I subscribe to the ’20 wins heading into the ACCT and you’re solid’ theory as well. But I don’t see that happening this year, so I think our best shot is to pull off a couple of upsets and get to 20 with a couple of ACCT wins. Then I think we have a shot at the NCAAT.
    That means we need to win 8 before the tournament.
    I think we’ve got a pretty good shot at WF (2), GT, Miami(2), Clemson, VT. Unfortunately, 4 of them are road games. So assume we take 2 of the 4 and win the home games, that’s 5.
    So I’m looking for 2 -3 wins from the tier two teams, Pitt, ND, MD, FSU and BC. Four of them are home games. So lose the road games and split the home games, and we only have to steal another one from somewhere.

    It’s a stretch, but if we keep getting better, maybe …

    An upset over Pitt Saturday would be a great start at trying to build a tourney resume.



    Since we have an 18 game schedule and the tournament, I would set our magic # at 11 wins in our next 19 conference games. That record would probably give us enough quality wins combined with a minimum amount of head scratching losses and would give us an RPI in the 50s (I suspect) on selection Sunday. If we hit 12 we are a lock. With 13, we could have a decent seed.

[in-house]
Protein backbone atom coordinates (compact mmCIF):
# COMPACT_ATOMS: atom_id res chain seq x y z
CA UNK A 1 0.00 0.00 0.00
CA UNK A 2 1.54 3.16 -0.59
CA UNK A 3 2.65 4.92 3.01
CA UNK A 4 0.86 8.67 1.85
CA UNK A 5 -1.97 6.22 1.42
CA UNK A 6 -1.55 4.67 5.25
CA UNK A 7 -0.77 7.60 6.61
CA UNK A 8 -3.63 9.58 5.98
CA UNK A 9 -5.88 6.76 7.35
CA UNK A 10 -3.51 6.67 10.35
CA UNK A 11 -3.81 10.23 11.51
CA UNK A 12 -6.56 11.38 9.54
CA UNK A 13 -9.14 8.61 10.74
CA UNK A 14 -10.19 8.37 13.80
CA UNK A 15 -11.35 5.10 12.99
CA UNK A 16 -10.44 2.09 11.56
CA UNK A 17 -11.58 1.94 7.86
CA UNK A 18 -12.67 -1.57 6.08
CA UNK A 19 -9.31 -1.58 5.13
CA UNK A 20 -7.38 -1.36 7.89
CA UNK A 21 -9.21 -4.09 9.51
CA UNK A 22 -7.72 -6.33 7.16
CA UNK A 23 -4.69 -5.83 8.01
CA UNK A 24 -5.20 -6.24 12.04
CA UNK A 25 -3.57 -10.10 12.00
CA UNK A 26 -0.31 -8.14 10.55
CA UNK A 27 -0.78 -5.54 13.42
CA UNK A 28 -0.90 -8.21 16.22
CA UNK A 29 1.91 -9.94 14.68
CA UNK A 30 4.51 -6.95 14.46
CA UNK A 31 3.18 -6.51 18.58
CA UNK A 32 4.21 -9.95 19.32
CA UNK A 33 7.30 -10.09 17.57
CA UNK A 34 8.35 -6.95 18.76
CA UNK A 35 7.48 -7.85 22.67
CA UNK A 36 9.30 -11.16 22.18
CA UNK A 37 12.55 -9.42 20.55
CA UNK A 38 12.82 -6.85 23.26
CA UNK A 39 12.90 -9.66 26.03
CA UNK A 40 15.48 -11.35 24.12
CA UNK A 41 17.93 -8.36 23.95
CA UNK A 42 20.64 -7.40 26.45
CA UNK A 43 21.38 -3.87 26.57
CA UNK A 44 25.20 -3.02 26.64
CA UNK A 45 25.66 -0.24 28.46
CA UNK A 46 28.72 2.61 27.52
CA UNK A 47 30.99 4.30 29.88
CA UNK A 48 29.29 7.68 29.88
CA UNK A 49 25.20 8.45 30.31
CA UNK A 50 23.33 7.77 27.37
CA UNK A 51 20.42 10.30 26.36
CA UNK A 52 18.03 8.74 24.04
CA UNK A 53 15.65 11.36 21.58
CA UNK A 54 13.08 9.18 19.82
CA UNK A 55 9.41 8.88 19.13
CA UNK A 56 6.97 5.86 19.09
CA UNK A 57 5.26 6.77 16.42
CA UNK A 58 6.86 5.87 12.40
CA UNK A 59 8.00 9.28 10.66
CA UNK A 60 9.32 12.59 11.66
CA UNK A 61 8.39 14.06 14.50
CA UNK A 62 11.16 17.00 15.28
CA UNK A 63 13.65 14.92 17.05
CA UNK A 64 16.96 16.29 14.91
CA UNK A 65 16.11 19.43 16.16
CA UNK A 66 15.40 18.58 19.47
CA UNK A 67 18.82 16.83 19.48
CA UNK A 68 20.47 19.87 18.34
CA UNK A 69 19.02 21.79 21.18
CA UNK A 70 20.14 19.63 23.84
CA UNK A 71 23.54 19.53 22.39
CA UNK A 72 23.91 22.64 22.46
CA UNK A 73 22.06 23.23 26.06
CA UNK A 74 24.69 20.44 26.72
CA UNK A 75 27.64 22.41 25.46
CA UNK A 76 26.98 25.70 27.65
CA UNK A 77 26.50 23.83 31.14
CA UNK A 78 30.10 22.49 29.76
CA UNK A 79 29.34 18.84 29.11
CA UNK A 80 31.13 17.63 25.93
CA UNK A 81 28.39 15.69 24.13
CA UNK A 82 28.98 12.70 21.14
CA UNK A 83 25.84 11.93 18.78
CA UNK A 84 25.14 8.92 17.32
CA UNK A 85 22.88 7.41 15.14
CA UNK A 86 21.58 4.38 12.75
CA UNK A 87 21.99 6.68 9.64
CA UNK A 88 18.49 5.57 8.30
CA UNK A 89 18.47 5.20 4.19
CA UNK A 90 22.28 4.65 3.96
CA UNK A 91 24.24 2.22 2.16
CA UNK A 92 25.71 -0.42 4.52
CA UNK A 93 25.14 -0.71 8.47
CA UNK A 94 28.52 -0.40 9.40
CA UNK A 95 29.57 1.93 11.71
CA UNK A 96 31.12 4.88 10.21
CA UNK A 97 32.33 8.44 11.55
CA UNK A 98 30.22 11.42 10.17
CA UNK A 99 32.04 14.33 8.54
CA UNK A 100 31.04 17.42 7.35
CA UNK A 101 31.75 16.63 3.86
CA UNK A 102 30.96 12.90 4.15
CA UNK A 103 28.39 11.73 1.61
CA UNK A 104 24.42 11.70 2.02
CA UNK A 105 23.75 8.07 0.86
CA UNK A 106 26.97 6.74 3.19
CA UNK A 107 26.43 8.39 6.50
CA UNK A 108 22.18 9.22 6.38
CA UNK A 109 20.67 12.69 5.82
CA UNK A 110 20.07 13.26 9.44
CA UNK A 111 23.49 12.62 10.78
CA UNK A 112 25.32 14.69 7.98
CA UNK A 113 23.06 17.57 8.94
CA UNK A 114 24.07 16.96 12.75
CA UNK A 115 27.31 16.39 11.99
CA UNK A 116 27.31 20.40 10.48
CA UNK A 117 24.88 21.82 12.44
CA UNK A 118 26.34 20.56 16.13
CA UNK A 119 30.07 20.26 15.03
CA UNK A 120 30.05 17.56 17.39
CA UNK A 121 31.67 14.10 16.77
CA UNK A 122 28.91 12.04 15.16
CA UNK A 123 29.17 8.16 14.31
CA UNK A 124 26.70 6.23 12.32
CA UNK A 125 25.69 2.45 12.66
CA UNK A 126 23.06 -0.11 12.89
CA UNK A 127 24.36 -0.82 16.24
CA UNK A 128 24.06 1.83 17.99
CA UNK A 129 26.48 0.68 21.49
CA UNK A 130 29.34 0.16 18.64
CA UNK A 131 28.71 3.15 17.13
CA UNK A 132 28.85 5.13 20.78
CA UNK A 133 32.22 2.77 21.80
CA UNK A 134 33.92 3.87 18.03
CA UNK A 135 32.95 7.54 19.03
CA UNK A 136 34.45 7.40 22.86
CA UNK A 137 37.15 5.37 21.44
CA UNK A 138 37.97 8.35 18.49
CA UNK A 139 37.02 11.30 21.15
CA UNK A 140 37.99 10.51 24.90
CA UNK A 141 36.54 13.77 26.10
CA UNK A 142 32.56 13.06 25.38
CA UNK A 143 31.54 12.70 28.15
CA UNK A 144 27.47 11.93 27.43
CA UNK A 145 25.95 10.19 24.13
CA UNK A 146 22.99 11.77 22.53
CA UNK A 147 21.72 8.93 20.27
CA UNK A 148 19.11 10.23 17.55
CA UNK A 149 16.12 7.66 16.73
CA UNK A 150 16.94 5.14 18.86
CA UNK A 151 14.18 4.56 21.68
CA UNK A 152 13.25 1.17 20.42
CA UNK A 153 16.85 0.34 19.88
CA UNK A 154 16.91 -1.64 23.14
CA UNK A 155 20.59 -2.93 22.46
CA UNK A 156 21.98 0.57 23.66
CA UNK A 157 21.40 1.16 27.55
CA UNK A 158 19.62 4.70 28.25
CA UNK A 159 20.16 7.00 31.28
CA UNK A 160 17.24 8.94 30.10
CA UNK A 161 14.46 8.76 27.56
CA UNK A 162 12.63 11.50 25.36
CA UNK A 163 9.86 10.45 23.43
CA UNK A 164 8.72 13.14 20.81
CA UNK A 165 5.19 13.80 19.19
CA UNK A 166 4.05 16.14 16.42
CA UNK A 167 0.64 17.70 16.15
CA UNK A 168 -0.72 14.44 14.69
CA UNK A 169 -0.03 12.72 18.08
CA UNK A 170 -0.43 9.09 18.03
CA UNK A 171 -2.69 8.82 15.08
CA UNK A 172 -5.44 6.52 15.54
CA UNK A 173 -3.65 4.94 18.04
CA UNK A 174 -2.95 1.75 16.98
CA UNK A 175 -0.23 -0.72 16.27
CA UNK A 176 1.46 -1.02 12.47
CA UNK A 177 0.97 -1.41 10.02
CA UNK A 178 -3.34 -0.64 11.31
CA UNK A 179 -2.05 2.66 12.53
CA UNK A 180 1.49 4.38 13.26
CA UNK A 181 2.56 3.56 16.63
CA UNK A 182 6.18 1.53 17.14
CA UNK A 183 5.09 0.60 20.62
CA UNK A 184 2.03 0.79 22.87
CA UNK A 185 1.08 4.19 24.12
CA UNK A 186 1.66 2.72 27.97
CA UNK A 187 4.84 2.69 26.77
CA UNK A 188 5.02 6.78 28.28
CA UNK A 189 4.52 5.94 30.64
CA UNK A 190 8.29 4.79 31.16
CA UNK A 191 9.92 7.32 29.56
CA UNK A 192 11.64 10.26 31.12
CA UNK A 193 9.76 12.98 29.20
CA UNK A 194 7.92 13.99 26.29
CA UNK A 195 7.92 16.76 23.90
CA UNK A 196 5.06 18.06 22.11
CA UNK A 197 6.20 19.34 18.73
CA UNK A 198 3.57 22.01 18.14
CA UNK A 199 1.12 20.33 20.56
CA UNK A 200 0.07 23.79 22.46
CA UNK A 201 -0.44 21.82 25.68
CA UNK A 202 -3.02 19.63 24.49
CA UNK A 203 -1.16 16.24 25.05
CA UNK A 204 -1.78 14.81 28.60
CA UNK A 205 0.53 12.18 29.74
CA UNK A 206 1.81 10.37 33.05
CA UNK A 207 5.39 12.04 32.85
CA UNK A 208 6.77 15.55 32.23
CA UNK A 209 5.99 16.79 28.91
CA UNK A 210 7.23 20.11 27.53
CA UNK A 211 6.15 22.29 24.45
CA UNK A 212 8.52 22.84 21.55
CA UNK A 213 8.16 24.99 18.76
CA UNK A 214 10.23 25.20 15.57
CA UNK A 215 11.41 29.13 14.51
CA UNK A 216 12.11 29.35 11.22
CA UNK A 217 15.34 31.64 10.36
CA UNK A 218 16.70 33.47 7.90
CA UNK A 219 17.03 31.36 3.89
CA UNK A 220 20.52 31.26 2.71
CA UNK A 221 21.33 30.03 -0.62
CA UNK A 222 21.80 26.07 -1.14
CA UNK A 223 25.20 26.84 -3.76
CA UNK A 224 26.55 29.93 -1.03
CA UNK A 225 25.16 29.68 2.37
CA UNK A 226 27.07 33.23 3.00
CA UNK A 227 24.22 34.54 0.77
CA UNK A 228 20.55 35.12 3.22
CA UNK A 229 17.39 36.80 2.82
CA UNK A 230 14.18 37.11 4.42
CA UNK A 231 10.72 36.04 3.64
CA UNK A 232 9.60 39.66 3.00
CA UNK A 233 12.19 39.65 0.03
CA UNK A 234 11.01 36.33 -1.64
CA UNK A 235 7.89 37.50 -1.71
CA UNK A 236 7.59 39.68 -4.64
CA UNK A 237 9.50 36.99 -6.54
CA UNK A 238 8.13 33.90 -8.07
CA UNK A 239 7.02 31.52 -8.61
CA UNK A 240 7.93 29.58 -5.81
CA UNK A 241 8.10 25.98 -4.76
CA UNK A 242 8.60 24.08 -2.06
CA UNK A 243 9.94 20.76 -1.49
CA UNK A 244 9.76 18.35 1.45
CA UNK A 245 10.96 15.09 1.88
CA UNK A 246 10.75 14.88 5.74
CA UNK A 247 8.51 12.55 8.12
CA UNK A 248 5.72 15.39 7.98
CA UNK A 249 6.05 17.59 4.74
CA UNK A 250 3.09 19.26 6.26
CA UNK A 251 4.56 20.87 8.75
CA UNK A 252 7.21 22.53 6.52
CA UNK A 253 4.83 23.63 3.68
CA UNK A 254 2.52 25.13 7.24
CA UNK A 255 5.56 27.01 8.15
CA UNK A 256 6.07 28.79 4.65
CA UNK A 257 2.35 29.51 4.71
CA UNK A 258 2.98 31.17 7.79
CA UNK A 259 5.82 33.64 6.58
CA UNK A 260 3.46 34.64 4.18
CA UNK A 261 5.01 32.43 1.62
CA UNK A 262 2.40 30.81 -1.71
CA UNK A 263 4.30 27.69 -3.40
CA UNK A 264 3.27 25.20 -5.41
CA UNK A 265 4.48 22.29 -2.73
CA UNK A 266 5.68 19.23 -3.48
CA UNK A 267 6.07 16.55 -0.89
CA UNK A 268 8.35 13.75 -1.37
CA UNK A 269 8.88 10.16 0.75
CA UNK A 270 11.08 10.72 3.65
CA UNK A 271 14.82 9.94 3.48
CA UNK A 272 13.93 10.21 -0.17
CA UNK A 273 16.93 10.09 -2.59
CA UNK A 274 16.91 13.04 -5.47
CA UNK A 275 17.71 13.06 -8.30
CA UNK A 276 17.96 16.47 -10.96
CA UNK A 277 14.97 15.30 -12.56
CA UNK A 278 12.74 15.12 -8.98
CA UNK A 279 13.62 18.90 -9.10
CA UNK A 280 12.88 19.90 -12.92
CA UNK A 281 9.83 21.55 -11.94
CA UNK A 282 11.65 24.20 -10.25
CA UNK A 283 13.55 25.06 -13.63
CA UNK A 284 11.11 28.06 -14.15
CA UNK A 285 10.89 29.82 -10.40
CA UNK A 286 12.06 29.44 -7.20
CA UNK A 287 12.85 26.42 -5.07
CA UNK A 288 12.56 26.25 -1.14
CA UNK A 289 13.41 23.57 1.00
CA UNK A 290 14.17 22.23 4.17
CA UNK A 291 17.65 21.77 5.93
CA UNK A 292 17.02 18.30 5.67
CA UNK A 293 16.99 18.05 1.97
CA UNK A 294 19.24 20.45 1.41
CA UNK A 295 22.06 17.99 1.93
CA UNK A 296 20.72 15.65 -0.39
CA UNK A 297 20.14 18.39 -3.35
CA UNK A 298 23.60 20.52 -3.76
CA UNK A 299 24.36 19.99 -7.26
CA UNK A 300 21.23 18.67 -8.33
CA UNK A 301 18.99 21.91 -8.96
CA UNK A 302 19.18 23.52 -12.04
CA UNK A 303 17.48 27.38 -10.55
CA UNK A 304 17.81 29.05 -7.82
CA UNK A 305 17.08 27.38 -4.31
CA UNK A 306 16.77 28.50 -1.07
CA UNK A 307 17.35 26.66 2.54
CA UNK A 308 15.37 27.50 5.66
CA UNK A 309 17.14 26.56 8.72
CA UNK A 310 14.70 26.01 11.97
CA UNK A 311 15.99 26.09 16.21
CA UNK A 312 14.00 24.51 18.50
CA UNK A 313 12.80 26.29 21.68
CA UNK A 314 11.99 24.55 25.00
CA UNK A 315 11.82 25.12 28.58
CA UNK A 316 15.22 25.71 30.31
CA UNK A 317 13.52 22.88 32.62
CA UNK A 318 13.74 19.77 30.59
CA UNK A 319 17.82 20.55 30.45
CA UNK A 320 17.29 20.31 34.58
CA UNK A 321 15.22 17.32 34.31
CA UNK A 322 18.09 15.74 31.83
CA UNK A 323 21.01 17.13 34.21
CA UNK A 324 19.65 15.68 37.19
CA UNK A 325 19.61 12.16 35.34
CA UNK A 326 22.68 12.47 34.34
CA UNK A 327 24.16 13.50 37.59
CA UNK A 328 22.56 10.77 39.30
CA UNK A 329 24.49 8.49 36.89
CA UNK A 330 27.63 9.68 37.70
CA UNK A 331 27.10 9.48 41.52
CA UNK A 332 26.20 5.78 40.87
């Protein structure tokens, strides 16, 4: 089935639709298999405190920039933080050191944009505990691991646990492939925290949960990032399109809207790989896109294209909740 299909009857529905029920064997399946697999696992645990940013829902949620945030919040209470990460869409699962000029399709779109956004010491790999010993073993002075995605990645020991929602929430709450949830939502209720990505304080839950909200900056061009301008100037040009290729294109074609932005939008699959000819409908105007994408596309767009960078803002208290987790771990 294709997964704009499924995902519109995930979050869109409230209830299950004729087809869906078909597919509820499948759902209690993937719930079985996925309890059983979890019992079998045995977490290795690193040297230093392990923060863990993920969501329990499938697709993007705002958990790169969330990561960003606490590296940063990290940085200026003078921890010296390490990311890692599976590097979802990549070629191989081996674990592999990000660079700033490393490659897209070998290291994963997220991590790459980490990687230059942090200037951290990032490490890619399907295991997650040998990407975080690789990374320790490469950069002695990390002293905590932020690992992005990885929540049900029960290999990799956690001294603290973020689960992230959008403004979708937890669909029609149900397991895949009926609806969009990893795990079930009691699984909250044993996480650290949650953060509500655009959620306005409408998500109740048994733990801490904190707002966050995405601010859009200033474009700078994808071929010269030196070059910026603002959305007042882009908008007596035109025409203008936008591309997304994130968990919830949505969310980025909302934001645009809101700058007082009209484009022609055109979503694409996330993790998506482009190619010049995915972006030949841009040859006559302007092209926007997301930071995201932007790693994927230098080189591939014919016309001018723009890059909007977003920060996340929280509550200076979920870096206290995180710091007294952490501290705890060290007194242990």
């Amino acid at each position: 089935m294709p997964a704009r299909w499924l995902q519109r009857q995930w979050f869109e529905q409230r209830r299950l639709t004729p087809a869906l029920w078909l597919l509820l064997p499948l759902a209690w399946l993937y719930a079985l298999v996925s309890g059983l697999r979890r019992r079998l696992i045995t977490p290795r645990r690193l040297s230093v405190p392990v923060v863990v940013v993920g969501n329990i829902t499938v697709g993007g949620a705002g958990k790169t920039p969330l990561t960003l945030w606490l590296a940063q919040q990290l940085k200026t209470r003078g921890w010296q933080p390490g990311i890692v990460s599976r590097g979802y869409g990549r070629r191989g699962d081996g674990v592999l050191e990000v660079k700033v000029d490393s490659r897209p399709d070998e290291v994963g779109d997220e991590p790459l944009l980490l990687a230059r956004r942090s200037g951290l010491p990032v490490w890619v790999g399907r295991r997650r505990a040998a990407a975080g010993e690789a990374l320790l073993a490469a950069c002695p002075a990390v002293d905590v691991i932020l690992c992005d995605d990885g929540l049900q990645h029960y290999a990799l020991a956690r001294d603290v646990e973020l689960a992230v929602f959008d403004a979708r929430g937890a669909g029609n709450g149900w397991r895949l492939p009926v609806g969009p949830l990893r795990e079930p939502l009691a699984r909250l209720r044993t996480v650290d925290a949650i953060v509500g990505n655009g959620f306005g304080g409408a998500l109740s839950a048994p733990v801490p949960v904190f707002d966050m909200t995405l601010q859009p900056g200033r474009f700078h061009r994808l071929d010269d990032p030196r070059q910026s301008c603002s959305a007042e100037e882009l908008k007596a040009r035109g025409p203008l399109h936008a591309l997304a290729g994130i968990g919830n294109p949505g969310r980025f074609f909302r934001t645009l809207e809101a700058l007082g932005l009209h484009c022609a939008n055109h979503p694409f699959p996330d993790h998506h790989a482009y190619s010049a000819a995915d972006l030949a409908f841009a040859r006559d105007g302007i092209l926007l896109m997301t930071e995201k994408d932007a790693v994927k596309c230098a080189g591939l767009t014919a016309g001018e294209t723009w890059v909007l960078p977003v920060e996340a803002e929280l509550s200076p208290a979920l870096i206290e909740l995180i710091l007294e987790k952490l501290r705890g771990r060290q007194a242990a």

In general, I loathe the RPI. I think its lazy and is specifically designed to benefit mid-majors. I prefer pomeroy’s rating



    Overall wins is a meaningless stat, dance card-wise. The committee has made that clear.

    What will matter most for us is how our OOC foes play the next few months, particularly TN. A road win against a Top 50 OOC team would be good, Top 25 would be fantastic.



    In general, I loathe the RPI. I think its lazy and is specifically designed to benefit mid-majors. I prefer pomeroy’s rating

    I know absolutely nothing about Pomeroy, Sagarin, or any other ranking system. Since the other ranking systems are not used for anything real, it’s not worth my time to follow them.

    I think that you are both right and wrong about the RPI benefiting mid-majors. The last change to the RPI calc gave a higher weight to road wins and home losses. This change benefited the best mid-majors over teams at the middle of the BCS conferences.